Amid the chaos of getting kids out the door in the morning and taming the hangry monsters that get off the bus in the afternoon, parents may be overlooking a critical part of setting their kids up for success during the school year: a nutrient-rich diet. One out of two kids ages 9 and up are not getting enough calcium, vitamin D and potassium – nutrients they need to grow, learn and play. And, most kids younger than nine are falling short on vitamin D and potassium.
Milk is the top food source for calcium, vitamin D and potassium, which is why experts, including pediatricians, recommend real dairy milk as part of kids’ diets to ensure they have nutrients they need to be set up for success.
“As a mom, I know the chaotic reality that going back-to-school brings, but as a doctor, I know the most important thing I can do for my kids is make sure they’re eating and drinking the right things each day,” said Dr. Tanya Altmann, pediatrician, best-selling author and nationally recognized parenting expert. “As parents, we don’t always know what our kids are eating and drinking once we send them out the door, which makes getting in a nutritious snack more important than ever. When my kids come home from school tired and hungry, I pour a glass of milk with their snack. It’s my secret weapon to helping them get nutrients they may have otherwise missed.”
Why Experts Recommend Milk
Experts recommend that kids 4-8 should get 2½ servings of milk or milk products each day and kids 9 and up should be getting 3 servings each day. But by the time kids are nine, three out of four are falling short on the recommended amount of milk and milk products. In fact, kids ages nine and up average a little more than one 8-ounce serving of milk per day.
Three of the nutrients in milk – calcium, vitamin D and potassium – are so important for kids’ growth and development that the Dietary Guidelines for Americans identified them as nutrients of public health concern because many Americans, including school-aged kids, are not consuming enough. Missing these important nutrients during critical growing years could have serious long-term implications, including a child not reaching their full height potential, an increase in stress fractures during adolescence, and a greater chance of osteoporosis as an adult.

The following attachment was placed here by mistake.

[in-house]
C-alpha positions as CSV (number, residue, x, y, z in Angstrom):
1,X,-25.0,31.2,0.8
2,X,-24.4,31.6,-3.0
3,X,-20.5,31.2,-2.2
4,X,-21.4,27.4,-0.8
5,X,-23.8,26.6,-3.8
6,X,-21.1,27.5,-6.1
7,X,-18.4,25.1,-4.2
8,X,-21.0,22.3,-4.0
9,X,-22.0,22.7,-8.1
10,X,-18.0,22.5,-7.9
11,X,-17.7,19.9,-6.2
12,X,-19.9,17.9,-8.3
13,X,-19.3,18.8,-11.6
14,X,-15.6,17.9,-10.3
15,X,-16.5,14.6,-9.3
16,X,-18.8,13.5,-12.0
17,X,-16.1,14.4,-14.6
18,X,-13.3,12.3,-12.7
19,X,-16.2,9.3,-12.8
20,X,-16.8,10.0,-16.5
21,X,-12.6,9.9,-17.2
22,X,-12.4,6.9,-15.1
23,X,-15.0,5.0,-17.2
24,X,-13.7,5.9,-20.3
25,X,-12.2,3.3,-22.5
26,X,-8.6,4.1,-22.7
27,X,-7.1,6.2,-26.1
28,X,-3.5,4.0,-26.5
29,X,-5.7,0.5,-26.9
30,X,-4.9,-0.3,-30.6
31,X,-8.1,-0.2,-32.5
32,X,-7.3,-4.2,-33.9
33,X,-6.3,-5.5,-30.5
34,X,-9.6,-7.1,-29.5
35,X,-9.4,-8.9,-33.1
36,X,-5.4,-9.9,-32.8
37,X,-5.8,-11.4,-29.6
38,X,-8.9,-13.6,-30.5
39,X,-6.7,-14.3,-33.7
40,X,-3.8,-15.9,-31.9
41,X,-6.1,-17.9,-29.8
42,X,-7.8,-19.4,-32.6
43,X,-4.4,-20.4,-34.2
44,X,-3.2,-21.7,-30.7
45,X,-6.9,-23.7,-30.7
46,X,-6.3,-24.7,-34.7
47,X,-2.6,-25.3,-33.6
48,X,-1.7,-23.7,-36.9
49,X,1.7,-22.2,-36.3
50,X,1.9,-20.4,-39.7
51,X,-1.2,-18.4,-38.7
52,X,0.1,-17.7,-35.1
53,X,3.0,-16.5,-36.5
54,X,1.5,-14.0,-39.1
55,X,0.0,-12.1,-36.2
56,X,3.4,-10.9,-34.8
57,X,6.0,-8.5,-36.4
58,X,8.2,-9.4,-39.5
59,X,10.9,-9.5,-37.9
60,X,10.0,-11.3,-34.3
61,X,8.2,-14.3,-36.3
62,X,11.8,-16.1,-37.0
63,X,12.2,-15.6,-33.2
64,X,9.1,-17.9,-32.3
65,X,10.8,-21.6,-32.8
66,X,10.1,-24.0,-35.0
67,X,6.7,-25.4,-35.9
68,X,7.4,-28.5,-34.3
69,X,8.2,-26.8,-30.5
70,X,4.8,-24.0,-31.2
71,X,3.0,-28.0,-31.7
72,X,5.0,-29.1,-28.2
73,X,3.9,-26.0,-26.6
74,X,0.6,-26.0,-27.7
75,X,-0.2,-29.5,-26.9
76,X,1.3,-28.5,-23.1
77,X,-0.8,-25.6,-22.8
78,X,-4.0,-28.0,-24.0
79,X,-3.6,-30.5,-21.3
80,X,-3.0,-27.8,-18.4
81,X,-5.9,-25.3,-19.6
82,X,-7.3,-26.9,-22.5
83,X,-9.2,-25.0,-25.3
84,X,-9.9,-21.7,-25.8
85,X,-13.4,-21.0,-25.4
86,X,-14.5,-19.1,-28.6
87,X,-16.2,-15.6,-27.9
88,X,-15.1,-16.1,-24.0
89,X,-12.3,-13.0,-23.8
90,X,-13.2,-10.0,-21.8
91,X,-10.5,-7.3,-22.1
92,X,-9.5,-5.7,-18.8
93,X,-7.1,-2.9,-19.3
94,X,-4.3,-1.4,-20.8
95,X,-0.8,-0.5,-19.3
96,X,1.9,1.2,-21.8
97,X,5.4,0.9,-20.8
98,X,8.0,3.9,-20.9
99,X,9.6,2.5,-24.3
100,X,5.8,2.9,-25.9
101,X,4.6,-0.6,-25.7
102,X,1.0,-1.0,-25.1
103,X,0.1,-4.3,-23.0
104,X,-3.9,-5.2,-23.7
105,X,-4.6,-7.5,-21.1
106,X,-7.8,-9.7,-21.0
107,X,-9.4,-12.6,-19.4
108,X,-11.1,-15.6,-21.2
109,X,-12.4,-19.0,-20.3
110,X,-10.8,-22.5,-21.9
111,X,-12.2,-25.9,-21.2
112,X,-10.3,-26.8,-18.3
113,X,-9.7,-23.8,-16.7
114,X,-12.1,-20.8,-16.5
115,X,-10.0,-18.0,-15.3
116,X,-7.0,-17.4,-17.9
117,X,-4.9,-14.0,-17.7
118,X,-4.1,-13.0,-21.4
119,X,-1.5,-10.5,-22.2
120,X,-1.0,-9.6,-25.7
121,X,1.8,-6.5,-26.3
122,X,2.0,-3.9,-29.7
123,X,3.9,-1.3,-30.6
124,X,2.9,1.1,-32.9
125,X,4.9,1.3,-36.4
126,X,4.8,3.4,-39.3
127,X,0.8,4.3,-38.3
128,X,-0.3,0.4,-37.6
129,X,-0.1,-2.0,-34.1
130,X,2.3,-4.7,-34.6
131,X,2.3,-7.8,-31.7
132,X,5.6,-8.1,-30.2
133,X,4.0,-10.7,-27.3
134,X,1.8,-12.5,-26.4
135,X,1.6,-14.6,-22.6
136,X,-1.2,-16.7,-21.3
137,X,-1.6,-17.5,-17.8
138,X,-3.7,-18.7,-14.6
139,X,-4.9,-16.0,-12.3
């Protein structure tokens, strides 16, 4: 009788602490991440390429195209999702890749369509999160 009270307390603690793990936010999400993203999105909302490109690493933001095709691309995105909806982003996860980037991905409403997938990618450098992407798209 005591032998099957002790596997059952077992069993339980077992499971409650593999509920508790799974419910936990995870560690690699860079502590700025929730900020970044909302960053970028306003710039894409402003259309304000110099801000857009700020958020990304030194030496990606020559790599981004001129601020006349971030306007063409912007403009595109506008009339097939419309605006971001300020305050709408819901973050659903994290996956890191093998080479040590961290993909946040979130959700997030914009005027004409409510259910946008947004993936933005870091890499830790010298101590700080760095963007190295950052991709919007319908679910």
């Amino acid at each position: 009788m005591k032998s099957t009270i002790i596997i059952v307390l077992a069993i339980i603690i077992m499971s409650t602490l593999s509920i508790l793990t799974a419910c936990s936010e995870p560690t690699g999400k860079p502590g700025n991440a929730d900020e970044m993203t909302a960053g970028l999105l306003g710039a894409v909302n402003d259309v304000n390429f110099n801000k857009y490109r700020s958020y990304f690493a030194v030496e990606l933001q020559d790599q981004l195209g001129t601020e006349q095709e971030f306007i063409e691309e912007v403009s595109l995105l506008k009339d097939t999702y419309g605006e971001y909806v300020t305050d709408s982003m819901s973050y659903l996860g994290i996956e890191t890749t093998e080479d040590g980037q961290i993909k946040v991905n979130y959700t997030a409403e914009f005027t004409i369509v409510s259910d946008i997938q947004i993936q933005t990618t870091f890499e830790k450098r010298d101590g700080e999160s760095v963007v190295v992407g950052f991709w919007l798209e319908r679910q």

Experts also agree that milk remains a great way for kids to get their bone-building nutrients – even more so than non-dairy milks fortified with calcium, which don’t have the same nutritional value as real milk. Only real dairy milk offers a full array of bone-building nutrients – calcium, vitamin D, potassium, protein and phosphorus – for only about 25 cents a glass.
Substituting milk with non-dairy calcium sources like fortified soy milk and leafy greens can lead to gaps in other key nutrients like protein, vitamin D, phosphorus, riboflavin, potassium, magnesium, vitamin A and vitamin B12.
Tame the Hangry
The good news is that serving milk isn’t a food battle moms have to fight. Kids love milk, in fact 41 percent of kids would drink more milk.
When kids come home from school, they can seem like hangry monsters, looking for the closest snack to keep their hunger at bay. By pouring a glass of milk alongside afternoon snacks, moms can feel good knowing their kids are getting nutrients they need.
Back to School Confessions
To kick off the new school year, the Milk Processor Education Program (MilkPEP) is encouraging moms to share their own back to school-related confessions for the chance to win a school year’s supply of milk for their family. To enter, parents can post their confessions to Instagram or Twitter, tagging @MilkLife and using #BackToSchool and #contest in the caption.
The contest runs from August 10 – September 30, 2018 and is open to parents or legal guardians of grade school-aged kids who are residents of the fifty (50) United States or the District of Columbia and are at least 18 years or older. For full rules, visit https://milklife.com/page/milk-back-school-contest-official-rules.
For more on the nutritional reality kids today are facing and tips for taming after-school hunger, visit PourMoreMilk.com.